There is another related point I’d like to address here: Erin Burnett had on her show the fervently anti-Muslim bigot Peter King, who led the congressional hearings against Muslims.  Rep. King warned of the grave Iranian threat and made the case for war against Iran.

From time to time, a few readers have complained that our site, which is designed to expose Islamophobia, has turned “too political”–that we talk about America’s foreign policy too much instead of simply documenting the Islamophobia of the nation’s leading anti-Muslim loons.  I take the full “blame” for this: the Erin Burnett segment shows how intrinsically connected Islamophobia and America’s wars are.  Peter King, a classic anti-Muslim loon, is on a “respectable” news channel–CNN–to discuss why we need to attack another Muslim country.  America’s war cheerleaders and Islamophobes work hand-in-hand.

There is an undeniable link between Islamophobia and American foreign policy: indeed, it is the latter which gave birth to the former, and the former that feeds the latter.  Quite simply, America’s wars are Islamophobic in and of themselves.  Documenting Islampohobia without mentioning the wars would be like talking about American racism against blacks in the 1800′s without ever mentioning the institution of slavery.

*  *  *  *  *

Lastly, I’d like to comment on the ever evolving threat of Islamic terrorism.  First, we were told that Afghanistan was the epicenter of Islamic terrorism.  Then, it was Iraq.  Then, Barack Obama reminded us that it was in fact Afghanistan after all.  Then, the “experts” started saying that “everyone knows that Pakistan is the center of Islamic terrorism.”  For some time, Syria and Yemen were also considered candidates for this title.  And remember when even many anti-war liberals would (ignorantly) argue that in reality it is Saudi Arabia that is the source of Islamic terror (because most of the 9/11 hijackers were Saudi)?  Now, it seems Iran is back at the top of the list.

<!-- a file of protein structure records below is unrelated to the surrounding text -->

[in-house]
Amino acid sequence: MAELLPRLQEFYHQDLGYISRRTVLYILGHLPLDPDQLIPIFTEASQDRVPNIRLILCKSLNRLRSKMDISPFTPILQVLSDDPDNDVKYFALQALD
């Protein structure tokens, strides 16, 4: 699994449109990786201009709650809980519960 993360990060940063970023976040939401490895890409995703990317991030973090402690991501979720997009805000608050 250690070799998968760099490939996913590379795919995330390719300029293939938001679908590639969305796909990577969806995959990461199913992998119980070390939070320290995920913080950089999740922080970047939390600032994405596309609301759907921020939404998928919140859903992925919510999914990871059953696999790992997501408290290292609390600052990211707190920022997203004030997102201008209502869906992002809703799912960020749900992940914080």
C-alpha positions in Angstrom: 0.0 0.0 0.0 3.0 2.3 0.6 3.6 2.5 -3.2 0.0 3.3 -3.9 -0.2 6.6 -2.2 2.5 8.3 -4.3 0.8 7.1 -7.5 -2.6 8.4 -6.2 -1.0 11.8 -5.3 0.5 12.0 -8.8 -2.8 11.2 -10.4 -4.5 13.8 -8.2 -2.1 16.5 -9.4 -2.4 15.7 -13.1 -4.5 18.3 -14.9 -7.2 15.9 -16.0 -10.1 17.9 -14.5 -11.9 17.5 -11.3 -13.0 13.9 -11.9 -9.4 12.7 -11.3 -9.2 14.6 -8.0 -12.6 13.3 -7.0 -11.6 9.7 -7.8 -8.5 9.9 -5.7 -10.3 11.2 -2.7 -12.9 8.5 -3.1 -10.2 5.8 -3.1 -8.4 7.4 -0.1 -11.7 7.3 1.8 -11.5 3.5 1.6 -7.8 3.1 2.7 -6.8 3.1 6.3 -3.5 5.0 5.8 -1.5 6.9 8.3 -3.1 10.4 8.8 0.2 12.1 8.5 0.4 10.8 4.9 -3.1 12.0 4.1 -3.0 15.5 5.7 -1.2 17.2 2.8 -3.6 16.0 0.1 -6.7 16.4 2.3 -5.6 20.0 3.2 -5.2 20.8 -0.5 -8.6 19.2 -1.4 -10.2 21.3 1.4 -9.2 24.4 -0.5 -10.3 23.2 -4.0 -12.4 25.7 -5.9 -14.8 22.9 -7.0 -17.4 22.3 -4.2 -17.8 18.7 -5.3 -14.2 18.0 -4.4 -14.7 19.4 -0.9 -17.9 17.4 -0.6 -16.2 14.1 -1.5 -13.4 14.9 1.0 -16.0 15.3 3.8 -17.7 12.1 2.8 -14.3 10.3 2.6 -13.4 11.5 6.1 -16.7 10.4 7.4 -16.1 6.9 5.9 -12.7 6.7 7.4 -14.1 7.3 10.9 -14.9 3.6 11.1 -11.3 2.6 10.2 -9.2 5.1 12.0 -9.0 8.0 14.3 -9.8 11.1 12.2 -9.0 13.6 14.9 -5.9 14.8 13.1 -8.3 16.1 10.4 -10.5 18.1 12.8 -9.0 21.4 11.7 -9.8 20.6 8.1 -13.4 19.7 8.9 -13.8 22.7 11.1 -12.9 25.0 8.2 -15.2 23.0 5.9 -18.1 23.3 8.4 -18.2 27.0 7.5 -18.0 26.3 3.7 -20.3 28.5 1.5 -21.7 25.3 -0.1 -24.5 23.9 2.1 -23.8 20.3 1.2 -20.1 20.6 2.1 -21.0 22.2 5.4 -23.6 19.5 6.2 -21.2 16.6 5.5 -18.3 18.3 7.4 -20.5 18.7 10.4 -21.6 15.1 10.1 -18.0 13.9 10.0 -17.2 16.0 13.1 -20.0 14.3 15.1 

The target of American belligerence keeps changing from one Muslim country to another–it’s a Madlibs with the blank reading “name a Muslim country”:  so far, fourteen different Muslim countries have been used to fill in the blank (Afghanistan, Iraq, Pakistan, Yemen, Somalia, Libya, Iran, Sudan, Palestine, Lebanon, Syria, Jordan, Egypt, and Tunisia).  But why on earth would Amine El Khalifi or other Muslims come up with the absolutely crazy idea that America is at “war with Muslims”!?

Each time the threat changes and a new Muslim country is named the “center of Islamic terrorism” (everyone knows XYZ country is the real source of Islamic terrorism!), few stop to think or ask “wait, wasn’t it ABC country, not XYZ, that was the ‘epicenter of Islamic terrorism’?”  Most Americans acknowledge the War on Iraq was a “mistake” (that’s what it’s called when Western countries commit war crimes–these are “mistakes”–like how failing to stop at a stop sign for a full three seconds is a “mistake”–everyone makes mistakes!–hundreds of thousands of Muslim civilians die and this is called a “mistake”).  Even though the exact same process unfolds against Iran as it did against Iraq just a few short years ago, Americans continue to impress the world with their goldfish-like memories, with a majority of Americans supporting a military strike on Iran.

We will be told that it is all the media’s fault, and yes, the media has the lion’s share of the blame.  But, isn’t there something to be said of the jingoist, nativist, and belligerent attitude that is prevalent among us Americans in general?  One can convince our fellow Americans to bomb just about any country on earth–certainly a Muslim-sounding country.  And yet, at the same time, we are told how warlike those Moozlums over there are.

One thing is for certain: while we Americans continue to expand our knowledge of geography by targeting and bombing various Muslim countries –Muslims in the Muslim world are unified in their belief that it is the United States and Israel that are the greatest threats to their safety and world peace.  It is, I think, difficult to argue otherwise.